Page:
Andrew: I’m no lawyer, but what I understand is that there needs to be consideration given under the law. In other words, if you provide a service to someone, the consideration is normally payment in return of that professional service.
Now, if third parties are relying on that report, they don’t have a legal arrangement with the building inspector because they’re a third party and the inspector hasn’t provided the report to them and they haven’t accepted the terms and conditions and the scope of that agreement. In other words, often a third party will get a report and they don’t know the limitations that the inspector might have laid out in an inspection agreement.
Going back a step, when you’re a building inspector, you tell the client through an agreement “These are the things I’m going to inspect, and these are the things I’m not going to cover in the inspection.” So, a client would know those things going into it, but a third party might not have those conditions and wouldn’t know.
So, there is a reason beyond just covering the building inspector against litigation. It’s more than that.
Kevin: This seems like a very simple and very logical solution to, as I said at the start, a difficult situation for buyers. But it does actually in itself represent a fairly seismic shift in the law, because at present, it’s very much buyer beware. But this is almost moving the onus from the buyer back to the seller, isn’t it?
Andrew: Yes, Kevin, and I think there’s a general move worldwide towards more seller disclosure. In fact, 30 states of the USA have strict seller disclosure laws, and in London. they have seller disclosure. And as we’ve said, it’s been in Canberra for 15 years. So, it’s working elsewhere, and progressive places are taking this up.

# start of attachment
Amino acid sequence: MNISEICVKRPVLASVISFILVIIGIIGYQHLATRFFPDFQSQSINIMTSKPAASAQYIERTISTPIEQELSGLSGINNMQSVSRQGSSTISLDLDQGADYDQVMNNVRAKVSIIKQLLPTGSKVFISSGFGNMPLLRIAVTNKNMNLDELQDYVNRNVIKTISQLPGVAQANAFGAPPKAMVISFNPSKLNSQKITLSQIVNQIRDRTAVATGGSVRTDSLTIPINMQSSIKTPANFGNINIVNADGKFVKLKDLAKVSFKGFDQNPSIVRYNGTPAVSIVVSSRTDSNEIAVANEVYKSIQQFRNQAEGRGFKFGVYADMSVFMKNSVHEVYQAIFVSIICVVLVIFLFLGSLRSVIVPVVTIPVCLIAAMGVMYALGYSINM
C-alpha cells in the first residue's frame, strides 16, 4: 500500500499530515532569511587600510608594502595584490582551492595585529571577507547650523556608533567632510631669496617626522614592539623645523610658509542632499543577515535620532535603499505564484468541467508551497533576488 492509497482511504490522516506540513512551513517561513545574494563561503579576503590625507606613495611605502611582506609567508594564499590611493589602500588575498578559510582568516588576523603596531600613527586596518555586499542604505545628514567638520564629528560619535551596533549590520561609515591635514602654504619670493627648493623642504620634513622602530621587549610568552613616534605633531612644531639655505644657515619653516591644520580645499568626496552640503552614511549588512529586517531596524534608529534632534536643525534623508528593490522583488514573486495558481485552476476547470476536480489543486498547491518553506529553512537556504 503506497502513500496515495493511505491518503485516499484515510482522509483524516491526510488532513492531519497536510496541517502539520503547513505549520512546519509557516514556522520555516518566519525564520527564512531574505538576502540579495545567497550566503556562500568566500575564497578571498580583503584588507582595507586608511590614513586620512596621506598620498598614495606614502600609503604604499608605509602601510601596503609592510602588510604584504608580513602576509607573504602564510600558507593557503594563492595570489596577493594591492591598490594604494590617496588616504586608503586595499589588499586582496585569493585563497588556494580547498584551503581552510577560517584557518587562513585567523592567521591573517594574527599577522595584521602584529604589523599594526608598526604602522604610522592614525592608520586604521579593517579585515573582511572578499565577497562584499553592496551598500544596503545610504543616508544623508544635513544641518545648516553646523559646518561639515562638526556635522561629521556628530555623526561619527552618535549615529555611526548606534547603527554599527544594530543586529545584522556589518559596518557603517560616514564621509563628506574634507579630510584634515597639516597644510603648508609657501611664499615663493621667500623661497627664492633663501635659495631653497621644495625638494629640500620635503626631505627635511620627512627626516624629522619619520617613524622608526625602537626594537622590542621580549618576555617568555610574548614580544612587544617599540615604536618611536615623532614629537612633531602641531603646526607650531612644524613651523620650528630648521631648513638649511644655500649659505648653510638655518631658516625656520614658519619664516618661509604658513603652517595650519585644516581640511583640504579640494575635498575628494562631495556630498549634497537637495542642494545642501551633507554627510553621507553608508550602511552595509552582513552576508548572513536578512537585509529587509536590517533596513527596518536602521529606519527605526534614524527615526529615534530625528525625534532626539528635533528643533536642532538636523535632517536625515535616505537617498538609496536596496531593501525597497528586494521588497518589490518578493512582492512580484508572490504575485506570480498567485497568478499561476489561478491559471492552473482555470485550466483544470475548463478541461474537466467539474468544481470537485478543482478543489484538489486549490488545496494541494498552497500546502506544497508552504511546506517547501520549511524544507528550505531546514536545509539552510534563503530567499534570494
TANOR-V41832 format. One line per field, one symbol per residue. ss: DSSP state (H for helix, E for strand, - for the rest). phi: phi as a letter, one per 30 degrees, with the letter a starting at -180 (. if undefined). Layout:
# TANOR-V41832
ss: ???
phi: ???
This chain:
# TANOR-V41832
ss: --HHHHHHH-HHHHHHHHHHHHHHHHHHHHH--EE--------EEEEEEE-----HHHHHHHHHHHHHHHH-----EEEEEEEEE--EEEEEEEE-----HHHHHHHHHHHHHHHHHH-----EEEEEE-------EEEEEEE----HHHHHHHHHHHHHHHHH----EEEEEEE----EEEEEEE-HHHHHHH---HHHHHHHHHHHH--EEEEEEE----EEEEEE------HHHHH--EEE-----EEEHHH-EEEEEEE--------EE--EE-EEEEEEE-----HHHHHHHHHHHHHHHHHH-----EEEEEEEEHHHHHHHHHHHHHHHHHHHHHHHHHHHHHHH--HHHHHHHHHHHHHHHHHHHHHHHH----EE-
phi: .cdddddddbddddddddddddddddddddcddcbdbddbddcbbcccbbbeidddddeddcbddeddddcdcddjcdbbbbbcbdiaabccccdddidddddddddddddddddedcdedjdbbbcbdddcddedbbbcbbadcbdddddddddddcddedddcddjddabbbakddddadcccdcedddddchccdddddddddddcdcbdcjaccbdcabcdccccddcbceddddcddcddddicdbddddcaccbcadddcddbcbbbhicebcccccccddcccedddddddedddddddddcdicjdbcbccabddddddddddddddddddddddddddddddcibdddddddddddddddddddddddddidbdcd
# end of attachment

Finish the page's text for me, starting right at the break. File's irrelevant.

The buyer beware law – or caveat emptor – has been around since the 15th century, and it’s quite archaic, made for the wealthy landowners to protect their interests. But now you have people using the Internet to search for properties and information, they’re hungry for more information. They want to know the condition, they want to know about things like flood risks, they want to know if there’s asbestos, are there any unauthorized business works on the property, are there significant pest infestations or subsidence?
And why shouldn’t they get to know that? Houses are very expensive in Australia; it’s only fair that people get this information. And sellers who are recognizing this and taking it upon themselves to provide disclosure are actually finding something quite interesting – that they’re benefitting by getting a better sales price.
Now, that’s anecdotal, but that’s my experience as a building consultant in this field for the last 15 years.
Kevin: I wish you every success with it. I know that it’s going to take a lot of work to do it, but it certainly does make a lot of sense, as I said at the start.
Andrew Mackie-Smith from BuildingPro, thank you so much for your time.
Andrew: Thanks, Kevin.